The closest I came to death that winter was when some of us were getting air on a big rolling bump, on Racecourse run or near it. I was already in the air when I saw, directly downhill from me, the Ski School Director, Alf Engen, teaching a lesson on the part of the run-out invisible from above. I leaned to the side as I landed, but still ran over the tails of his skis, and fell downhill from him. He came roaring after me. He was a huge Norwegian bear of a man. He raised his fist as he skied up to me. All I could do, laying on the ground, was say “I’m sorry, I’m sorry!” repeatedly, and as fast as I could. He didn’t hit me.
With David Hiser, on a ski tour to American Fork Canyon, to the south of the ski area.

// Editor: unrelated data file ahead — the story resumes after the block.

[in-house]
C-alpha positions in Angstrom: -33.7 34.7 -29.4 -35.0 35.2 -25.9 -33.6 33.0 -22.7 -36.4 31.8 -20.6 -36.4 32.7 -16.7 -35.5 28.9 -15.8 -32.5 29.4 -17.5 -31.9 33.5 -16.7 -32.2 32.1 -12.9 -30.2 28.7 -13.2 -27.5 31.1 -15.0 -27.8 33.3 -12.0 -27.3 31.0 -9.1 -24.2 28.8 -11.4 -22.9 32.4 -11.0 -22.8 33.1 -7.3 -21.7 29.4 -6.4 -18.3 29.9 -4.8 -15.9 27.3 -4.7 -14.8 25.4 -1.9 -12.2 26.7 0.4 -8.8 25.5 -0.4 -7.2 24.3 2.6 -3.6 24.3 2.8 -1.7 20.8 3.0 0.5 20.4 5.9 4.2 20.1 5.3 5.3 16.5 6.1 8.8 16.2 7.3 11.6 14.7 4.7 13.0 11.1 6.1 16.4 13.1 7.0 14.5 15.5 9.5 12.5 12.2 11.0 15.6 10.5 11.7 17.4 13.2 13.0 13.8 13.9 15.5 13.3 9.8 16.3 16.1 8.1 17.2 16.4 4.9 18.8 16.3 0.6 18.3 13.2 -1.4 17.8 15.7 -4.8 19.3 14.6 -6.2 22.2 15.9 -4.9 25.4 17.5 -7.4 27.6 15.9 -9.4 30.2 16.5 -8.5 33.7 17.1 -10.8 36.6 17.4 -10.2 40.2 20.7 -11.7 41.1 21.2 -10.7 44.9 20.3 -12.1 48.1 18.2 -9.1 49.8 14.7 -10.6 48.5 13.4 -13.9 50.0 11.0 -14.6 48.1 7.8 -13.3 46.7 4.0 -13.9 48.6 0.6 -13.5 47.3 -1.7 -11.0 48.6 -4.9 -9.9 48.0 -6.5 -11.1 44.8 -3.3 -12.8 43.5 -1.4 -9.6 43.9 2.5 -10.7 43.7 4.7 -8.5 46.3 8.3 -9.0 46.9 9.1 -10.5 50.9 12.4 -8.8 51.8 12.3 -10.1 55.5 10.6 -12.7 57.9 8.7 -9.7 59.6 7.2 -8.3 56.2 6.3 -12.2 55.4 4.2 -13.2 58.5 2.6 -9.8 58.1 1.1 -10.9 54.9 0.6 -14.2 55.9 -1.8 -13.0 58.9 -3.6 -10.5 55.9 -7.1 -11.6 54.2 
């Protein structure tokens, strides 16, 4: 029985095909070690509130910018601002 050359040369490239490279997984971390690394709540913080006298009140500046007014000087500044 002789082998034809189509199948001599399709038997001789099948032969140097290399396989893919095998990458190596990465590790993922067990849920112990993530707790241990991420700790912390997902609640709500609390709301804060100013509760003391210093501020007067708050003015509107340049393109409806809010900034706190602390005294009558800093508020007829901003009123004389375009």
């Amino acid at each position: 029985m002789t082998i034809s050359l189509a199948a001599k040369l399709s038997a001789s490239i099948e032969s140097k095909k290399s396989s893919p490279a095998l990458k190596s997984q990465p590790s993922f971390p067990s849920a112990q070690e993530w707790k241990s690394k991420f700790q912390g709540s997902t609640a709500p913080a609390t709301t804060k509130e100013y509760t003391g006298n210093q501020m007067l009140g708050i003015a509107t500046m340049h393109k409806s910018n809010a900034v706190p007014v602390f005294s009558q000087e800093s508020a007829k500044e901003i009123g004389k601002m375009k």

My job at the lodge included cleaning toilets. My boss thought I wasn’t doing a thorough-enough job, and planted some cigarette butts in some of the stalls. When I didn’t find them all, I was fired. John had already left for Sun Valley, and I followed him. A lodge guest gave me a ride as fas as Wells, NV, where I began to hitch-hike north. I had to bivy outside of Twin Falls, ID, shivering in my sleeping bag. The next day a gay guy (they weren’t called “gay” then) gave me a ride all the way to Ketchum. In those days, I was often picked up by homosexual men, looking for some action. I had him drop me off at the local ski-bum crash pad. I think it was called the “Last Resort”, but I could be making that up. The next day I found John Stirling, who was living with two others in a ramshackle tarpaper shack in town. It had a couple of chairs and mattresses on the floor, and rented for $60/month. The others were Dirty Dorie and Baxter Dye. The former got her name from wearing beige stretch pants with a blood-stained crotch. The latter was a real piece-of-work, having recently returned from New Zealand, where he was a government hunter. He hunted a variety of introduced ungulates, whose numbers had grown huge in the absence of predators. He got paid by the tail. I moved in with them, and thus got a pad for $15/month.